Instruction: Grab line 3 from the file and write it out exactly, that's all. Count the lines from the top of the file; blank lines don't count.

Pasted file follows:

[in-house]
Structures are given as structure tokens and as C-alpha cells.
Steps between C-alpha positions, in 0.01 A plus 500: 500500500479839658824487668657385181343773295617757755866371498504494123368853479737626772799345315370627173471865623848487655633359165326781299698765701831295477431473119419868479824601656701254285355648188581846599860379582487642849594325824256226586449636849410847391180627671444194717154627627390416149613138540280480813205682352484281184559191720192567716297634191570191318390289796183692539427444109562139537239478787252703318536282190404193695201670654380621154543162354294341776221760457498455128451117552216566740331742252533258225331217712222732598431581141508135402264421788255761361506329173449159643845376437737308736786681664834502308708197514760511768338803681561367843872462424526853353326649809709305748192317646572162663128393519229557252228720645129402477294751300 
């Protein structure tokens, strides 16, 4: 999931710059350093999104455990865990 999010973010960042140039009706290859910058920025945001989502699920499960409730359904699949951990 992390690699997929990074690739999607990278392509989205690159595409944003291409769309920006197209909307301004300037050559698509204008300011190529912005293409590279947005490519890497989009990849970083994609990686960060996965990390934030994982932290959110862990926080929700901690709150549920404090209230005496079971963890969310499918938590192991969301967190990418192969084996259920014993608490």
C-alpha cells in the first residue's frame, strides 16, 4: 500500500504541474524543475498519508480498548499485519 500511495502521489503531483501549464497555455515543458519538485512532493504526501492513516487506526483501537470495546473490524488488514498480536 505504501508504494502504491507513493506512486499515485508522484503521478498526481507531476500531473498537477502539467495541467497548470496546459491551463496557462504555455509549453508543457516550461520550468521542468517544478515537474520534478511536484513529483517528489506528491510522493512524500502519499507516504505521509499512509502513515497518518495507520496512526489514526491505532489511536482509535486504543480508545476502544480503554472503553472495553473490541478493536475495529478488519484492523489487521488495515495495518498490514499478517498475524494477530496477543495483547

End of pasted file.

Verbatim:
Steps between C-alpha positions, in 0.01 A plus 500: 500500500479839658824487668657385181343773295617757755866371498504494123368853479737626772799345315370627173471865623848487655633359165326781299698765701831295477431473119419868479824601656701254285355648188581846599860379582487642849594325824256226586449636849410847391180627671444194717154627627390416149613138540280480813205682352484281184559191720192567716297634191570191318390289796183692539427444109562139537239478787252703318536282190404193695201670654380621154543162354294341776221760457498455128451117552216566740331742252533258225331217712222732598431581141508135402264421788255761361506329173449159643845376437737308736786681664834502308708197514760511768338803681561367843872462424526853353326649809709305748192317646572162663128393519229557252228720645129402477294751300 